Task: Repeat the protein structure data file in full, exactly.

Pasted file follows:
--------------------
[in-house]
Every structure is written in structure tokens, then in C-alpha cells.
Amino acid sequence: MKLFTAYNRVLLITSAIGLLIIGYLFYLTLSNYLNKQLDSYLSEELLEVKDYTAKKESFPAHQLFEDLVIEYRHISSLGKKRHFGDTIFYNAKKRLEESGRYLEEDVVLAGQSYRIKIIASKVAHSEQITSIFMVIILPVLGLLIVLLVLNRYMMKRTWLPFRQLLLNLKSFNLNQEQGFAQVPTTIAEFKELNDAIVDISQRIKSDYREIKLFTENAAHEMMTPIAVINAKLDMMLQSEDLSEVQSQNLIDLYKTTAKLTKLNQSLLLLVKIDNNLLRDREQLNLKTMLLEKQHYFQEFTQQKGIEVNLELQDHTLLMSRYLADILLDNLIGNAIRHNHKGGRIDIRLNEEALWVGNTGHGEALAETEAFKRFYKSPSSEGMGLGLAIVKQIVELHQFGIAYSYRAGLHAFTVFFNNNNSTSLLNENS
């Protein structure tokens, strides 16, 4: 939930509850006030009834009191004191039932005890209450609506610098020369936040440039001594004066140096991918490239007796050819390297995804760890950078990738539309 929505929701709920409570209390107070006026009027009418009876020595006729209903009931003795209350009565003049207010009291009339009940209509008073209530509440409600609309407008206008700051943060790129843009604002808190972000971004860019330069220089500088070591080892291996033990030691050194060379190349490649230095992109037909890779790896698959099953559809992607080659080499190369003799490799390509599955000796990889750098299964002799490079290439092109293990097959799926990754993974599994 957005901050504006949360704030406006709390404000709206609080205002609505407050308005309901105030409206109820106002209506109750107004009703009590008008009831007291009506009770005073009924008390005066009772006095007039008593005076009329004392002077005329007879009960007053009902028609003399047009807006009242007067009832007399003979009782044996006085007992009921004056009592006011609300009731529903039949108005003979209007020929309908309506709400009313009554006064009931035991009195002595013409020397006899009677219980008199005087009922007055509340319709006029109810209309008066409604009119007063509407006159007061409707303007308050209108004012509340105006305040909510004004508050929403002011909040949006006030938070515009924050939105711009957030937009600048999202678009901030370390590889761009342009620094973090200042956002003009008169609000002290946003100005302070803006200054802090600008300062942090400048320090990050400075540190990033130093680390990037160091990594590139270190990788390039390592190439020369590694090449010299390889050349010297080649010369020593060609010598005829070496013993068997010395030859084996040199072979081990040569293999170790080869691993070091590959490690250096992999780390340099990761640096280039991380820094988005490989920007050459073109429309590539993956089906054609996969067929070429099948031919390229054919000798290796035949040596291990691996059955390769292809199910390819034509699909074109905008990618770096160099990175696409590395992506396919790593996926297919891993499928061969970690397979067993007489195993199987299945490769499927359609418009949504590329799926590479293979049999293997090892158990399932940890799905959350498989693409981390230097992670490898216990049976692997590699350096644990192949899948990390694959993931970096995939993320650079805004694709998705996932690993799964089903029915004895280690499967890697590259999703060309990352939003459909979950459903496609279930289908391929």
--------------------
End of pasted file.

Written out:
[in-house]
Every structure is written in structure tokens, then in C-alpha cells.
Amino acid sequence: MKLFTAYNRVLLITSAIGLLIIGYLFYLTLSNYLNKQLDSYLSEELLEVKDYTAKKESFPAHQLFEDLVIEYRHISSLGKKRHFGDTIFYNAKKRLEESGRYLEEDVVLAGQSYRIKIIASKVAHSEQITSIFMVIILPVLGLLIVLLVLNRYMMKRTWLPFRQLLLNLKSFNLNQEQGFAQVPTTIAEFKELNDAIVDISQRIKSDYREIKLFTENAAHEMMTPIAVINAKLDMMLQSEDLSEVQSQNLIDLYKTTAKLTKLNQSLLLLVKIDNNLLRDREQLNLKTMLLEKQHYFQEFTQQKGIEVNLELQDHTLLMSRYLADILLDNLIGNAIRHNHKGGRIDIRLNEEALWVGNTGHGEALAETEAFKRFYKSPSSEGMGLGLAIVKQIVELHQFGIAYSYRAGLHAFTVFFNNNNSTSLLNENS
């Protein structure tokens, strides 16, 4: 939930509850006030009834009191004191039932005890209450609506610098020369936040440039001594004066140096991918490239007796050819390297995804760890950078990738539309 929505929701709920409570209390107070006026009027009418009876020595006729209903009931003795209350009565003049207010009291009339009940209509008073209530509440409600609309407008206008700051943060790129843009604002808190972000971004860019330069220089500088070591080892291996033990030691050194060379190349490649230095992109037909890779790896698959099953559809992607080659080499190369003799490799390509599955000796990889750098299964002799490079290439092109293990097959799926990754993974599994 957005901050504006949360704030406006709390404000709206609080205002609505407050308005309901105030409206109820106002209506109750107004009703009590008008009831007291009506009770005073009924008390005066009772006095007039008593005076009329004392002077005329007879009960007053009902028609003399047009807006009242007067009832007399003979009782044996006085007992009921004056009592006011609300009731529903039949108005003979209007020929309908309506709400009313009554006064009931035991009195002595013409020397006899009677219980008199005087009922007055509340319709006029109810209309008066409604009119007063509407006159007061409707303007308050209108004012509340105006305040909510004004508050929403002011909040949006006030938070515009924050939105711009957030937009600048999202678009901030370390590889761009342009620094973090200042956002003009008169609000002290946003100005302070803006200054802090600008300062942090400048320090990050400075540190990033130093680390990037160091990594590139270190990788390039390592190439020369590694090449010299390889050349010297080649010369020593060609010598005829070496013993068997010395030859084996040199072979081990040569293999170790080869691993070091590959490690250096992999780390340099990761640096280039991380820094988005490989920007050459073109429309590539993956089906054609996969067929070429099948031919390229054919000798290796035949040596291990691996059955390769292809199910390819034509699909074109905008990618770096160099990175696409590395992506396919790593996926297919891993499928061969970690397979067993007489195993199987299945490769499927359609418009949504590329799926590479293979049999293997090892158990399932940890799905959350498989693409981390230097992670490898216990049976692997590699350096644990192949899948990390694959993931970096995939993320650079805004694709998705996932690993799964089903029915004895280690499967890697590259999703060309990352939003459909979950459903496609279930289908391929």